Mon 18 January 2021:
The death toll from tribal violence between Arabs and non-Arabs in Sudan’s West Darfur province climbed to at least 83, including women and children, a doctor’s union and aid worker said, as sporadic violence continued Sunday.
“The death toll from the bloody events taking place in the city of al-Geneina … has increased since Saturday morning … [to] 84,” CCSD, a local branch of the country’s doctors’ union, said in a statement on Twitter.
The deadly clashes grew out of a fistfight Friday between two people in a camp for displaced people in Genena, the provincial capital. An Arab man was stabbed to death and his family, from the Arab Rizeigat tribe, attacked the people in the Krinding camp and other areas Saturday.
PIPELINE IN HAMAS-RULED GAZA
AND HANGOVERS AS EXCISE
DUTIES GO UP
BRILLIANT MAN WHO DEVELOPED
THE FIRST CAMERA OBSCURA
IS COMING AFTER COVID-19
GLOBAL VACCINE CERTIFICATE
HOLOCAUST SURVIVORS TELL UK
WITH UK COVID-19 VARIANT: STUDY
LANDMARK SYRIA TORTURE TRIAL
TO CREATE GLOBAL
MURDER CRITICAL FOR JUSTICE:
‘TO DECLASSIFY REPORT’ INTO
JAMAL KHASHOGGI MURDER
The statement added that the clashes left 160 wounded, including members of the armed forces.
Saturday’s clashes initially pitted the Massalit tribe against Arab nomads in al-Geneina, about two weeks after the United Nations and African Union ended a 13-year peacekeeping mission in Darfur.
The violence morphed into broader fighting involving armed militias in the area, which left several buildings, including houses, scorched.
A database by the U.N. Office for the Coordination of Humanitarian Affairs, OCHA, showed that inter-communal violence across Darfur region doubled in the second half of 2020, with at least 28 incidents compared to 15 between July and December 2019.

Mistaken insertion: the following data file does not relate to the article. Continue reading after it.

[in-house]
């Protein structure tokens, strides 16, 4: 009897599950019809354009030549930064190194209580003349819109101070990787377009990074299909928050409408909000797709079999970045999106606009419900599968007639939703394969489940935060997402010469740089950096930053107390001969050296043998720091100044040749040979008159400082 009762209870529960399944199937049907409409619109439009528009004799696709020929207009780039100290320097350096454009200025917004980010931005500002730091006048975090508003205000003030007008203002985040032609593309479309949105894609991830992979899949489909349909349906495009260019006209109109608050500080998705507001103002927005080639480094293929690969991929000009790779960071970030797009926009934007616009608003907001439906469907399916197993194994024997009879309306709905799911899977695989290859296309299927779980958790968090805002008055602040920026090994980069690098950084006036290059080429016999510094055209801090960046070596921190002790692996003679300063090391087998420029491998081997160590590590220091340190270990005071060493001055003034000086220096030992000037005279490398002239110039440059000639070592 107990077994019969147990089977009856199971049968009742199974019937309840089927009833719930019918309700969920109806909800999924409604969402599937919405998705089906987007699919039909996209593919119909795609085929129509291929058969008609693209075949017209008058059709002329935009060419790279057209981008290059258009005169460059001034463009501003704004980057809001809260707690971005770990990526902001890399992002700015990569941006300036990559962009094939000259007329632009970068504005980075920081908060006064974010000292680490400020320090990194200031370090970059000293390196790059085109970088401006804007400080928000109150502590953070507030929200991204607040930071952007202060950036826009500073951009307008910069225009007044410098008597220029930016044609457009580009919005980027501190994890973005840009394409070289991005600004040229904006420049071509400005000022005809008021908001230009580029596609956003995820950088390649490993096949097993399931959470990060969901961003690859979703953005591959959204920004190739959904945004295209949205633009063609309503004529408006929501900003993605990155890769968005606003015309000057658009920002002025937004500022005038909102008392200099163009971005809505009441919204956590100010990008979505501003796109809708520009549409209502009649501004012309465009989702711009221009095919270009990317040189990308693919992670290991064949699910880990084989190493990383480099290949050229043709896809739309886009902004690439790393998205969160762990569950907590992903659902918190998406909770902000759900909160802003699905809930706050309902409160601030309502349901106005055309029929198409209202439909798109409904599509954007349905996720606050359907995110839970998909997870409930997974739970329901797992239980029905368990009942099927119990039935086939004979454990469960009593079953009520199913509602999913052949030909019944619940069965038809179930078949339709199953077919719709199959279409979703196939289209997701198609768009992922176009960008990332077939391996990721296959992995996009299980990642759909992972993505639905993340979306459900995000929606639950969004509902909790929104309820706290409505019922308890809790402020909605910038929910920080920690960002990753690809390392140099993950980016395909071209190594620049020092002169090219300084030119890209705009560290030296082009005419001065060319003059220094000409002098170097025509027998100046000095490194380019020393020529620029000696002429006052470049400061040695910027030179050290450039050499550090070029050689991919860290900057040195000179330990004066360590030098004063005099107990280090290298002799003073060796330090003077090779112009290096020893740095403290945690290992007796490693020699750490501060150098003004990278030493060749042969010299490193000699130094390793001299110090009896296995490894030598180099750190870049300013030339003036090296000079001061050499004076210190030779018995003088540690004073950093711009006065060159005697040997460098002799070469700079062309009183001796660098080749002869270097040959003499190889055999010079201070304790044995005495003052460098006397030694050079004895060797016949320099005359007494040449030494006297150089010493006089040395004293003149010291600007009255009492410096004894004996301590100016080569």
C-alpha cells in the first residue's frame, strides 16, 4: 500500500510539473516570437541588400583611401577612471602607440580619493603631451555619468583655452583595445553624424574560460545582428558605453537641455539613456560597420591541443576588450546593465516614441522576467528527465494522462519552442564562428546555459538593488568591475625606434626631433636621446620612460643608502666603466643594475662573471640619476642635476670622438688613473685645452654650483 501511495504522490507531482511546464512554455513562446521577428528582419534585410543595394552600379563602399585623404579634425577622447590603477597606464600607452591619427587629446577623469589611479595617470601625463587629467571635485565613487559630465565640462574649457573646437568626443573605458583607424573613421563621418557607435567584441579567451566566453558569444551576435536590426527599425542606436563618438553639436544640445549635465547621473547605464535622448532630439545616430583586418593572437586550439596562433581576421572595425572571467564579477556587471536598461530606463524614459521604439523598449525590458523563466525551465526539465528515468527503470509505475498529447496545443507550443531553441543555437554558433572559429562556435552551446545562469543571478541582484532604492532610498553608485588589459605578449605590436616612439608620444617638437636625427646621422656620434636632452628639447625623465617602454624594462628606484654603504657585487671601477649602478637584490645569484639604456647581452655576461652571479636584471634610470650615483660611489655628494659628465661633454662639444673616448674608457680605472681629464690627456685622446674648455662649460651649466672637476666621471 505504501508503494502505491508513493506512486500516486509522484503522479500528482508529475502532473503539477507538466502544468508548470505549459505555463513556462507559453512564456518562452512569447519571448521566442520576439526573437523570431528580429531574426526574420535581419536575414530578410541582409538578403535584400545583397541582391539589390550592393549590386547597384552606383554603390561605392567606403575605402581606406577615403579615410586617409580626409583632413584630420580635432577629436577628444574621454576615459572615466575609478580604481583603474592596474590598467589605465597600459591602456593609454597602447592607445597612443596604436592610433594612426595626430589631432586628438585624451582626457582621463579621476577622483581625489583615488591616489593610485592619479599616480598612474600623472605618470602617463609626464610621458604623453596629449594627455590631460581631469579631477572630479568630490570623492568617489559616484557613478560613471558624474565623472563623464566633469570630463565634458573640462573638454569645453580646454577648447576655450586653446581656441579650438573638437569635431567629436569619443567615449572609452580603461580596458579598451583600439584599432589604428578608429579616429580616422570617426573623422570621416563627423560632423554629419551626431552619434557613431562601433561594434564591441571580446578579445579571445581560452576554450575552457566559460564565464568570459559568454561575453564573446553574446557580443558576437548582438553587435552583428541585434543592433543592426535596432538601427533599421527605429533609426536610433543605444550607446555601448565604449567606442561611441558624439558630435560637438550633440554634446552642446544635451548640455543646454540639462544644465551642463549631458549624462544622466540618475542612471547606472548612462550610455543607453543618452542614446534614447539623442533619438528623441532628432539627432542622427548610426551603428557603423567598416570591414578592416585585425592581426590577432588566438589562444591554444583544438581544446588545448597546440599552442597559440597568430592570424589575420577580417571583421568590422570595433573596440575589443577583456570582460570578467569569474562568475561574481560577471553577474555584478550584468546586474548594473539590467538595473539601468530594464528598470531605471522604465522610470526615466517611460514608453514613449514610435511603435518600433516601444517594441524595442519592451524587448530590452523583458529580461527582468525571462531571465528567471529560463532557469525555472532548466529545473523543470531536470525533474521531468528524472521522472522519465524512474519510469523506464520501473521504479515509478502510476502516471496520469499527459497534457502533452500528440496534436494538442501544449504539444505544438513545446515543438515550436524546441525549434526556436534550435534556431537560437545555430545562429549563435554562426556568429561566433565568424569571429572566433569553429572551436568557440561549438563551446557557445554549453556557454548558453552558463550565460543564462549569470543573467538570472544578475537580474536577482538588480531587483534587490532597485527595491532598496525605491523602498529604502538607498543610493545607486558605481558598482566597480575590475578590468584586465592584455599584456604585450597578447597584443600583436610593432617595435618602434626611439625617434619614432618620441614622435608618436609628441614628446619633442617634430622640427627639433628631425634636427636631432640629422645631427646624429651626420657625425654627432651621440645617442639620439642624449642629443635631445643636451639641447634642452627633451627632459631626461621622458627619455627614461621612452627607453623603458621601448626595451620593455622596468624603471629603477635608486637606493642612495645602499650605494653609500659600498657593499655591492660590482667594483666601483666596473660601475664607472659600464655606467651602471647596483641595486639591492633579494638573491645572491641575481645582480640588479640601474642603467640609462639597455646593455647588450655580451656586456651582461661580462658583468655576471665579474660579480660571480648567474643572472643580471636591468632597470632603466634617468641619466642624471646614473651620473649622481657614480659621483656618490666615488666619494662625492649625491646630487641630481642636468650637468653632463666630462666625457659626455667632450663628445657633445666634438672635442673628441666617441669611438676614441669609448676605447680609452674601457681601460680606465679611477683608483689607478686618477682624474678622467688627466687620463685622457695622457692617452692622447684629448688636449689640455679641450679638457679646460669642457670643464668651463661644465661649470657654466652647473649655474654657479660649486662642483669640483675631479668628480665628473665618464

West Darfur province experienced a “significant increase” of violence last year, with half of the 40 incidents reported in the entire Darfur region, OCHA said Sunday.
The vast Darfur region was the scene of a bitter conflict that erupted in 2003, leaving about 300,000 people dead and 2.5 million displaced, according to the UN.
At the time, fighting erupted when ethnic minority rebels rose up against the Arab-dominated government in Khartoum, which responded by recruiting and arming a notorious Arab-dominated militia known as the Janjaweed.
The main conflict has subsided over the years but ethnic and tribal clashes still flare up periodically, largely pitting nomadic Arab pastoralists against settled farmers from non-Arab ethnic groups.
The clashes pose a challenge to efforts by Sudan’s transitional government to end decades-long rebellions in areas like Darfur, where most people live in camps for the displaced and refugees.
U.N. Secretary-General Antonio Guterres “is deeply concerned” about the violence and “calls on the Sudanese authorities to expend all efforts to de-escalate the situation and bring an end to the fighting,” his spokesman, Stephane Dujarric, said.
FOLLOW INDEPENDENT PRESS:
TWITTER (CLICK HERE)
FACEBOOK (CLICK HERE)
Think your friends would be interested? Share this story!